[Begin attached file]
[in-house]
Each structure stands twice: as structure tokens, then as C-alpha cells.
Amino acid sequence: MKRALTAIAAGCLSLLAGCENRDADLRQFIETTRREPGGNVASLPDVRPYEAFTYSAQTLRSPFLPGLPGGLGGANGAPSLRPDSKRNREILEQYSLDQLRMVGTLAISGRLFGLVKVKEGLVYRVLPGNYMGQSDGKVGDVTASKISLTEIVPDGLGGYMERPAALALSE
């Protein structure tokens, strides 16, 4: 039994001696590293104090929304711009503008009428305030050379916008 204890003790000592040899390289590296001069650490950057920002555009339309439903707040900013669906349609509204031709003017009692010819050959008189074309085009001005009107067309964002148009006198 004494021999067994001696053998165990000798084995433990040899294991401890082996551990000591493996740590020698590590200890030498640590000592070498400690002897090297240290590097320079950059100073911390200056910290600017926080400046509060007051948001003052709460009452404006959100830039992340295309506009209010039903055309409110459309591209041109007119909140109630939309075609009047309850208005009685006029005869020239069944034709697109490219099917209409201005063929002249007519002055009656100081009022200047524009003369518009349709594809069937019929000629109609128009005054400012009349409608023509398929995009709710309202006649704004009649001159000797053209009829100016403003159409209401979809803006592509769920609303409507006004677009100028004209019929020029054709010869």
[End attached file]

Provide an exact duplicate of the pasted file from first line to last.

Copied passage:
[in-house]
Each structure stands twice: as structure tokens, then as C-alpha cells.
Amino acid sequence: MKRALTAIAAGCLSLLAGCENRDADLRQFIETTRREPGGNVASLPDVRPYEAFTYSAQTLRSPFLPGLPGGLGGANGAPSLRPDSKRNREILEQYSLDQLRMVGTLAISGRLFGLVKVKEGLVYRVLPGNYMGQSDGKVGDVTASKISLTEIVPDGLGGYMERPAALALSE
């Protein structure tokens, strides 16, 4: 039994001696590293104090929304711009503008009428305030050379916008 204890003790000592040899390289590296001069650490950057920002555009339309439903707040900013669906349609509204031709003017009692010819050959008189074309085009001005009107067309964002148009006198 004494021999067994001696053998165990000798084995433990040899294991401890082996551990000591493996740590020698590590200890030498640590000592070498400690002897090297240290590097320079950059100073911390200056910290600017926080400046509060007051948001003052709460009452404006959100830039992340295309506009209010039903055309409110459309591209041109007119909140109630939309075609009047309850208005009685006029005869020239069944034709697109490219099917209409201005063929002249007519002055009656100081009022200047524009003369518009349709594809069937019929000629109609128009005054400012009349409608023509398929995009709710309202006649704004009649001159000797053209009829100016403003159409209401979809803006592509769920609303409507006004677009100028004209019929020029054709010869």